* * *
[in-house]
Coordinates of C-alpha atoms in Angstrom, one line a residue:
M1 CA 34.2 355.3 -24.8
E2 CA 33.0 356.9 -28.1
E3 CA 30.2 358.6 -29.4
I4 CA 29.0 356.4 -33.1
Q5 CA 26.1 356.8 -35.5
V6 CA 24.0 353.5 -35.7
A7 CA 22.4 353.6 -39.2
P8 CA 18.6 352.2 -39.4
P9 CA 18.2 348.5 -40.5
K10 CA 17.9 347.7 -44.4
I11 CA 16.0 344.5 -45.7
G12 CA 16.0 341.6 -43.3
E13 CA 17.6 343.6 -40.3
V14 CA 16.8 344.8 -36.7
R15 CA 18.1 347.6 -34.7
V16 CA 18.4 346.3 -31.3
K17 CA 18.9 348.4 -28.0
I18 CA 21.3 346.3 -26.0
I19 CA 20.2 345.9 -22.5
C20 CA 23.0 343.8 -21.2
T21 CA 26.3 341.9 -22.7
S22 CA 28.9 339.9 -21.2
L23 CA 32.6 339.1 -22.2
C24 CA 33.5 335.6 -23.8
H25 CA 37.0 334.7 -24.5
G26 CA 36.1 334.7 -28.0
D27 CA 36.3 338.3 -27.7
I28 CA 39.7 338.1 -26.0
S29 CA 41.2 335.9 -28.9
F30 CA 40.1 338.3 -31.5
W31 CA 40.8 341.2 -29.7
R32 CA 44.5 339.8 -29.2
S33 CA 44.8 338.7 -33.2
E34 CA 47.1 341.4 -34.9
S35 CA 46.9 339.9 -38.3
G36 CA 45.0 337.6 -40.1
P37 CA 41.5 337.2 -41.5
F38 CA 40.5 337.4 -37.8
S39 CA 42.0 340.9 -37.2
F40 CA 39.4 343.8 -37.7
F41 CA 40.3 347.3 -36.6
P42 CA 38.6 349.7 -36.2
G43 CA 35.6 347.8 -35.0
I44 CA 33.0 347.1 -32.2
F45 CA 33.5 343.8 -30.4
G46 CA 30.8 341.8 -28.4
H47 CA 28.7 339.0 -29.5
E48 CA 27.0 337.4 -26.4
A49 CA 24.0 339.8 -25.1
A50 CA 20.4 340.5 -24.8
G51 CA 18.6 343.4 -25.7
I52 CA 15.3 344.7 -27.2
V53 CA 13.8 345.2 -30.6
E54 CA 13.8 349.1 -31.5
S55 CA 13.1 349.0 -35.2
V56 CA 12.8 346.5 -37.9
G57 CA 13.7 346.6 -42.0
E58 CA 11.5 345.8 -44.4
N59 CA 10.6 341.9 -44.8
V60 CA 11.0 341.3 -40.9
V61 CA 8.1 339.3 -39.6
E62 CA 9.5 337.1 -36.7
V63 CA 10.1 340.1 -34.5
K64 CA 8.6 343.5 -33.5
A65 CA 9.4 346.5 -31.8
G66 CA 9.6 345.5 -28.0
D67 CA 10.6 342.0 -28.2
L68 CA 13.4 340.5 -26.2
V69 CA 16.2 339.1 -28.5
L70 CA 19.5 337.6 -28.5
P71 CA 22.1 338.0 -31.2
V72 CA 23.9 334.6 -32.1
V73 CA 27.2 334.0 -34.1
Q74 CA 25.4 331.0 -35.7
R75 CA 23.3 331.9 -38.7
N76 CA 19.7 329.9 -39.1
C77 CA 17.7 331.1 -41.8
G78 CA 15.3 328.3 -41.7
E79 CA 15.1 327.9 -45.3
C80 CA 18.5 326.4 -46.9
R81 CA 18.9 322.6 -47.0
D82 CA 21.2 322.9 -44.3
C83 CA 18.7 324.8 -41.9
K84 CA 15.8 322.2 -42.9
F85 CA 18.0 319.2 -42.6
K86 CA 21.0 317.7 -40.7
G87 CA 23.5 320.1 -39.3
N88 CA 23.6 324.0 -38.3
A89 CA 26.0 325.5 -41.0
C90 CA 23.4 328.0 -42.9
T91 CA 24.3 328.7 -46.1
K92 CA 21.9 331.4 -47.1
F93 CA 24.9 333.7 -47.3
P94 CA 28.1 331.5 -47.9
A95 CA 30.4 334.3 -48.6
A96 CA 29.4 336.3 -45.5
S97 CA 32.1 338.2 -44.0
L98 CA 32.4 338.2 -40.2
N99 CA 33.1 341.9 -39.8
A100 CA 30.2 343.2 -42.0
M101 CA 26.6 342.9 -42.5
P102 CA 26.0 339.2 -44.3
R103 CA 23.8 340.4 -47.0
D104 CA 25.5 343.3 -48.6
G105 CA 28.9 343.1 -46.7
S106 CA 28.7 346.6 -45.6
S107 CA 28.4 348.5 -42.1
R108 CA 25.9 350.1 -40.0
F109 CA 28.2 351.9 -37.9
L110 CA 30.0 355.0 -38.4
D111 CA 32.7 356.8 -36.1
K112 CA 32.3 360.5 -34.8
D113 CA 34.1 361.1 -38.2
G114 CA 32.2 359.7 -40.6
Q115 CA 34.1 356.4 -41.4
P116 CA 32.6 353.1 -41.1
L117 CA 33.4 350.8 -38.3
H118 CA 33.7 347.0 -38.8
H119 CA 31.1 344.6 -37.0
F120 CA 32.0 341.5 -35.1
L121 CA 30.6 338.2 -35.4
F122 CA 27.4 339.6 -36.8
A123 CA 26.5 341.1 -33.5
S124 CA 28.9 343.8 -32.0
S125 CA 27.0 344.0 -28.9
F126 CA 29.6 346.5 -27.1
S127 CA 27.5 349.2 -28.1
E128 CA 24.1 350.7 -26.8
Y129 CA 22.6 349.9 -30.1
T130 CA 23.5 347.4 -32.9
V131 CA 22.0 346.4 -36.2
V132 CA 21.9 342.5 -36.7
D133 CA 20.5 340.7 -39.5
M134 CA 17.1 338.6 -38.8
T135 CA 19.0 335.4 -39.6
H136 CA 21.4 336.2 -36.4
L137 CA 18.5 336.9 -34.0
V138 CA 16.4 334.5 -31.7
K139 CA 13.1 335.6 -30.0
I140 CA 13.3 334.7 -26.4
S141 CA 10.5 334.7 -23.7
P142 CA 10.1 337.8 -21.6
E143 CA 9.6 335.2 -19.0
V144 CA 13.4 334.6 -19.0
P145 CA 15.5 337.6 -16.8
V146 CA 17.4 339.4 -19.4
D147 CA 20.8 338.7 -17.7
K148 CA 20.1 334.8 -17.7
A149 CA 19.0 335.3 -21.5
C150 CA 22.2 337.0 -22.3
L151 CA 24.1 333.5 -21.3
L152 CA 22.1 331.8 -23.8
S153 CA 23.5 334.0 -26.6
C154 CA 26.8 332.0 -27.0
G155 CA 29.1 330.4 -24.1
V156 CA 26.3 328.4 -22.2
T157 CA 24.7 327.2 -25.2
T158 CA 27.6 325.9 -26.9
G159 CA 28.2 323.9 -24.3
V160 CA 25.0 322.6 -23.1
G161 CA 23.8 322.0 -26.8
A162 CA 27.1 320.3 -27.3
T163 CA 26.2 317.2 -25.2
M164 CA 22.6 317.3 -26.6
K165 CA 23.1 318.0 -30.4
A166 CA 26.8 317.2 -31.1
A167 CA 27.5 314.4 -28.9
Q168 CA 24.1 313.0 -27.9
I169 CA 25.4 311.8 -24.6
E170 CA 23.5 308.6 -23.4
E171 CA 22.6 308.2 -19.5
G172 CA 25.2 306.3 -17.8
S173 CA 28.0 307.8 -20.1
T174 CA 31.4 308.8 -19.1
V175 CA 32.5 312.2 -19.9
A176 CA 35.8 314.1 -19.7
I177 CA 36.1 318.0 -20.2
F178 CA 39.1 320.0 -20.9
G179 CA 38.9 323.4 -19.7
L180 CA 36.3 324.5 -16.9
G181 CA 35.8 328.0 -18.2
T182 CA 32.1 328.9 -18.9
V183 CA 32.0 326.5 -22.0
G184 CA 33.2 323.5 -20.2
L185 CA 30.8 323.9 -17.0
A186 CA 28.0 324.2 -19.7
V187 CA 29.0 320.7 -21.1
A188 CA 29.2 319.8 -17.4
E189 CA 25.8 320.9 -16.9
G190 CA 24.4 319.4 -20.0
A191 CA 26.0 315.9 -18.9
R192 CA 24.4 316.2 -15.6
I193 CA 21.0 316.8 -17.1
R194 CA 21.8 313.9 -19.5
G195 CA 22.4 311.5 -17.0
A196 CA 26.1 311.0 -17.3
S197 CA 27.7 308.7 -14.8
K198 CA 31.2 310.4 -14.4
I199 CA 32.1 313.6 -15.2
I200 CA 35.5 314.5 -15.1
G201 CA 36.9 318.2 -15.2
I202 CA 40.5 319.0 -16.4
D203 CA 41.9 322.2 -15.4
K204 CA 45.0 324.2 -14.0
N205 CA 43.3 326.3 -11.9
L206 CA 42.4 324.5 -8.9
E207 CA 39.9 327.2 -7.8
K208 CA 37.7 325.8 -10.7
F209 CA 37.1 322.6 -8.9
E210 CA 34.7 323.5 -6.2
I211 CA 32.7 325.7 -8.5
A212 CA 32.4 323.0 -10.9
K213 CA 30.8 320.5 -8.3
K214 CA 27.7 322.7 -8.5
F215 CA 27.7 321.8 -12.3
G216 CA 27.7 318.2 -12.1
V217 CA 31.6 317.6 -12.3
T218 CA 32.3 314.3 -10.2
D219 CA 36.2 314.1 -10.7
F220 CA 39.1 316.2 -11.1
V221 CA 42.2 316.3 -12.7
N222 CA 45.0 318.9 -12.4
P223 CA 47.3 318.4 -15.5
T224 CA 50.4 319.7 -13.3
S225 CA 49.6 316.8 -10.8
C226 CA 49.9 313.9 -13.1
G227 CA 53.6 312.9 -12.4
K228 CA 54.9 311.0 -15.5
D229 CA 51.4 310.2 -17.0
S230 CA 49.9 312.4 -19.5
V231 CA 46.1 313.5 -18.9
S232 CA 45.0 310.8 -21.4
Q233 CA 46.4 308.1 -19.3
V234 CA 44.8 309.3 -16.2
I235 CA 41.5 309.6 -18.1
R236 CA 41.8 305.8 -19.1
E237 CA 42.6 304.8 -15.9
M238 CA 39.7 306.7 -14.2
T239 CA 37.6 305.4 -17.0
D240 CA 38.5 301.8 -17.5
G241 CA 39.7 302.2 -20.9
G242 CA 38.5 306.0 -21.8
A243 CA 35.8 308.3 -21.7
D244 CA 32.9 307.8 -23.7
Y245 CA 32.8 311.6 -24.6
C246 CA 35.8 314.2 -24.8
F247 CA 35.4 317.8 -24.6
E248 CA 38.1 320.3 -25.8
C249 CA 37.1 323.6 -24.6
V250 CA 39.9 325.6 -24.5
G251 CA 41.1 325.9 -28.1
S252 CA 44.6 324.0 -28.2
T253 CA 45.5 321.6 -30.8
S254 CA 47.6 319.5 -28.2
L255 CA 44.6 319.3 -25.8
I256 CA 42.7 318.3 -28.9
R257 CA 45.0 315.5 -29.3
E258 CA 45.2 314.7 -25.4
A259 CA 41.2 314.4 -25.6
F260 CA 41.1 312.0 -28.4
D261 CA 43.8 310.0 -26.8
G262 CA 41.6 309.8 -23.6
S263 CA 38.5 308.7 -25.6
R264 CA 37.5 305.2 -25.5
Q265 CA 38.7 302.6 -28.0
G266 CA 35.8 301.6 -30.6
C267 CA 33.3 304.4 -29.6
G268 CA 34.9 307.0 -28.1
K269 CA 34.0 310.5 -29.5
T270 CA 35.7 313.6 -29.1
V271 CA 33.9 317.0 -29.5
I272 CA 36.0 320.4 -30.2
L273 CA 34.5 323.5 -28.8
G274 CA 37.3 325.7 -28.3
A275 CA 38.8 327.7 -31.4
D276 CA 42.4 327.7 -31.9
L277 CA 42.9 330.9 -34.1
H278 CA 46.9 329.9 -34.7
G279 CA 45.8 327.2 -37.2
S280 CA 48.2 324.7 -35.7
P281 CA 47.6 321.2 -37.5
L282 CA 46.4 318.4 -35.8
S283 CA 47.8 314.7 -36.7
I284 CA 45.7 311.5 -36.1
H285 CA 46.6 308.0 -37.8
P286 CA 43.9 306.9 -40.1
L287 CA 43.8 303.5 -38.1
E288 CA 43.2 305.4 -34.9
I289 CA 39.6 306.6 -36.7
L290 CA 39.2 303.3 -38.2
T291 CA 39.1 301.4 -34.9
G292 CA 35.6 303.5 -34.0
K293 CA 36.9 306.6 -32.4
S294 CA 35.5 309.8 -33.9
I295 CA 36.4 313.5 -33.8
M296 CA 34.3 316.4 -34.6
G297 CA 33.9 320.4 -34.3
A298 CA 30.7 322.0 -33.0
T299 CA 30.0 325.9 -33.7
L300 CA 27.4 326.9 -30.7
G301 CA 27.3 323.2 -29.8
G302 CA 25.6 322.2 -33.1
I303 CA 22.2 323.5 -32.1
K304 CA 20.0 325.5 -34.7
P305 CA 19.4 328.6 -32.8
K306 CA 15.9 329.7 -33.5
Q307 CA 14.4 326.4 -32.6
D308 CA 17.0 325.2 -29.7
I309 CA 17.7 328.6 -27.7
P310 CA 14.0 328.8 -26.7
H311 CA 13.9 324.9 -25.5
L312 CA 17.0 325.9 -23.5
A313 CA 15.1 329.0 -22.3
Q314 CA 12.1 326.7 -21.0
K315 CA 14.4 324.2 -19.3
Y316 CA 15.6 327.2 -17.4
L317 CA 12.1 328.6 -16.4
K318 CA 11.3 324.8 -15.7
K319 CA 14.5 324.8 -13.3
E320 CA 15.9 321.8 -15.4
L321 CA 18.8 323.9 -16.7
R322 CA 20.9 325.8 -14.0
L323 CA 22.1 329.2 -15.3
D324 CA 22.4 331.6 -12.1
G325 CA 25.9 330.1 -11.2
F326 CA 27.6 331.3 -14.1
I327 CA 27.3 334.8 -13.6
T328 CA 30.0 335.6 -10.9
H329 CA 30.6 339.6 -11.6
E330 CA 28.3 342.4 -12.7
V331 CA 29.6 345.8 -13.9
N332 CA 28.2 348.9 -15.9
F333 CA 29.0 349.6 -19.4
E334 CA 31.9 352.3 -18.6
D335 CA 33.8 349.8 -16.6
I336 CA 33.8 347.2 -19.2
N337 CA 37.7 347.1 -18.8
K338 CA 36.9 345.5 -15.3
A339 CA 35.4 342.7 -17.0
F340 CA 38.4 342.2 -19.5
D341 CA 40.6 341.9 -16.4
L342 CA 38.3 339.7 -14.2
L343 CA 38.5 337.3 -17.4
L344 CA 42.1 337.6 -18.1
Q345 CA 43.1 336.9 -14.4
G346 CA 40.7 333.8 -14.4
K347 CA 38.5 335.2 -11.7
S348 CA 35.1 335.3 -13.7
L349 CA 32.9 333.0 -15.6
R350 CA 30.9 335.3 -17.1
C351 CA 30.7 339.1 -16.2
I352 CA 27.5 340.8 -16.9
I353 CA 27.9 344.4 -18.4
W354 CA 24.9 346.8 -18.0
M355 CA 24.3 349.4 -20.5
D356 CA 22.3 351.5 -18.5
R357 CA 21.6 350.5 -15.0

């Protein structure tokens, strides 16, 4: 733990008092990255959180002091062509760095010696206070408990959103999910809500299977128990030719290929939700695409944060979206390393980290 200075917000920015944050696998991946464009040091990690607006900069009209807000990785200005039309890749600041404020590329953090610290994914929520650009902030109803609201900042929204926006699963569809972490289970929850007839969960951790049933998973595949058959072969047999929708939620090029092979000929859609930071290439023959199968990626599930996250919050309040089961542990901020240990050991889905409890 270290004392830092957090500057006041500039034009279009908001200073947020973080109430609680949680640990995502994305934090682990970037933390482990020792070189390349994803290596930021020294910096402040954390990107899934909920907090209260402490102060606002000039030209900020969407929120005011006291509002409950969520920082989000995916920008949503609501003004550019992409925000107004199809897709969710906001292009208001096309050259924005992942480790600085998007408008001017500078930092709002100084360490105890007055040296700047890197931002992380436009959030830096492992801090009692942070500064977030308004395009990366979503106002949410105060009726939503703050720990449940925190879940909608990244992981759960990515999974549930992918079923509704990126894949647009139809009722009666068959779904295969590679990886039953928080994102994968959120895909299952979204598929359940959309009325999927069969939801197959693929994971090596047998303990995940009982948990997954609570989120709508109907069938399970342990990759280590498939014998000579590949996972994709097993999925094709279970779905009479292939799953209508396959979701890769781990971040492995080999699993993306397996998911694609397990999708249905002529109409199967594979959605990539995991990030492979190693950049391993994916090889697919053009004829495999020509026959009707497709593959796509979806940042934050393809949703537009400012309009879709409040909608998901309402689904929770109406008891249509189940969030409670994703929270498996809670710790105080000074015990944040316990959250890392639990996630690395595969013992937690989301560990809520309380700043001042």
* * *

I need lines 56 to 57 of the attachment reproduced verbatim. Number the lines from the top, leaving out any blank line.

E54 CA 13.8 349.1 -31.5
S55 CA 13.1 349.0 -35.2